Trump issues order to demand new US federal buildings be ‘beautiful’ | Donald Trump

Donald Trump decreed on Monday that all new US federal buildings should be “beautiful”, in a long-expected executive order which excoriated architectural modernism but stopped short of demanding that all such projects should be in the classical style.

The Pulitzer prize-winning architectural critic Paul Goldberger said the order was “mostly symbolic” and “just a chance [for Trump] to lob another grenade on his way out the door”.

When a draft of the order first surfaced, in February, critics reacted with horror to its promise to “make federal buildings beautiful again” by mandating a return to “the classical architectural style”.

Both the American Institute of Architects and the National Trust for Historic Preservation objected, while Goldberger told the Guardian the problem was “not with classical architecture per se”, but that “the mandating of an official style is not fully compatible with 21st-century liberal democracy”.

Ten months later, and with the end of Trump’s time in office looming, the finished order arrived.

Its text extols examples of classical US public architecture including “the Second Bank of the United States in Philadelphia, the Pioneer Courthouse in Portland, Oregon, and the Thurgood Marshall United States Courthouse in New York City”.

“In Washington DC,” it adds, “classical buildings such as the White House, the Capitol building, the supreme court, the Department of the Treasury and the Lincoln Memorial have become iconic symbols of our system of government.”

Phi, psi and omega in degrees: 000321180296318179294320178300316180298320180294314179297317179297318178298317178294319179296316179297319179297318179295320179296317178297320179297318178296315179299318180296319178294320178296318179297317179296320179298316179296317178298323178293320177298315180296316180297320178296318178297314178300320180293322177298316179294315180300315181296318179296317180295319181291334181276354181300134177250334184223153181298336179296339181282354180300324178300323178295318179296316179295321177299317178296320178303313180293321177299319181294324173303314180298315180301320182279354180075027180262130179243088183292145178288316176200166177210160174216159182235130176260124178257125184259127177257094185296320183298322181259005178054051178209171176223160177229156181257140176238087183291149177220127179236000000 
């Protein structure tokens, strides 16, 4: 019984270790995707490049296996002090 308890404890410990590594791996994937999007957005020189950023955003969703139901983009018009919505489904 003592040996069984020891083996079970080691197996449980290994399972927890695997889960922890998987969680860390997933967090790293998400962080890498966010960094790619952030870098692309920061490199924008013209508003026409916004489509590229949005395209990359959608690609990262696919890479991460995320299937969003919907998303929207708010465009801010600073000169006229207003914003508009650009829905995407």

It also bemoans buildings put up from the 1950s onwards, “from the undistinguished to designs even [the General Services Administration] now admits many in the public found unappealing”.

“Encouraging classical and traditional architecture does not exclude using most other styles of architecture where appropriate,” the order says. “Care must be taken, however, to ensure that all federal building designs command respect of the general public for their beauty and visual embodiment of America’s ideals.”

Saying the GSA must seek public and staff input on designs, the order also establishes a “President’s Council on Improving Federal Civic Architecture”, meant to police if not forbid outright any federal project “that diverges from the preferred architecture set forth in … this order, including brutalist or deconstructivist architecture or any design derived from or related to these types of architecture”.

Given his career in real estate developments marked by a love for gold, gilt, black marble and baroque excess, not to mention the brutal treatment of beloved old buildings, Trump’s professed love for classicism has attracted critical comment.

The atrium of Trump Tower, in New York.
The atrium of Trump Tower, in New York. Photograph: KFS/ImageBroker/Rex/Shutterstock

Some federal projects in neoclassical style have been initiated but the inauguration of Joe Biden on 20 January may spell the end of Trump’s attempt to impose “beautiful” buildings by order.

On Monday, Goldberger wrote on Twitter: “This is weakened from the original proposal and in any case is mostly symbolic, just a chance to lob another grenade on his way out the door. I don’t think it means too much. And unlike last-minute pardons, the next administration can mitigate its impact, or reverse it.”

Before the order was issued, a Democratic member of Congress, Dina Titus of Nevada, introduced legislation to stop the GSA blocking modernist designs.

“Imposing a preferred architectural style for federal facilities runs counter to our nation’s democratic traditions,” Titus said in a letter to the GSA administrator, Emily Murphy, reported by Bloomberg News.

“Attempting to implement this misguided mandate from Washington DC by circumventing Congress and gutting decades of GSA policy and practice without any public notice or hearing is even worse.”

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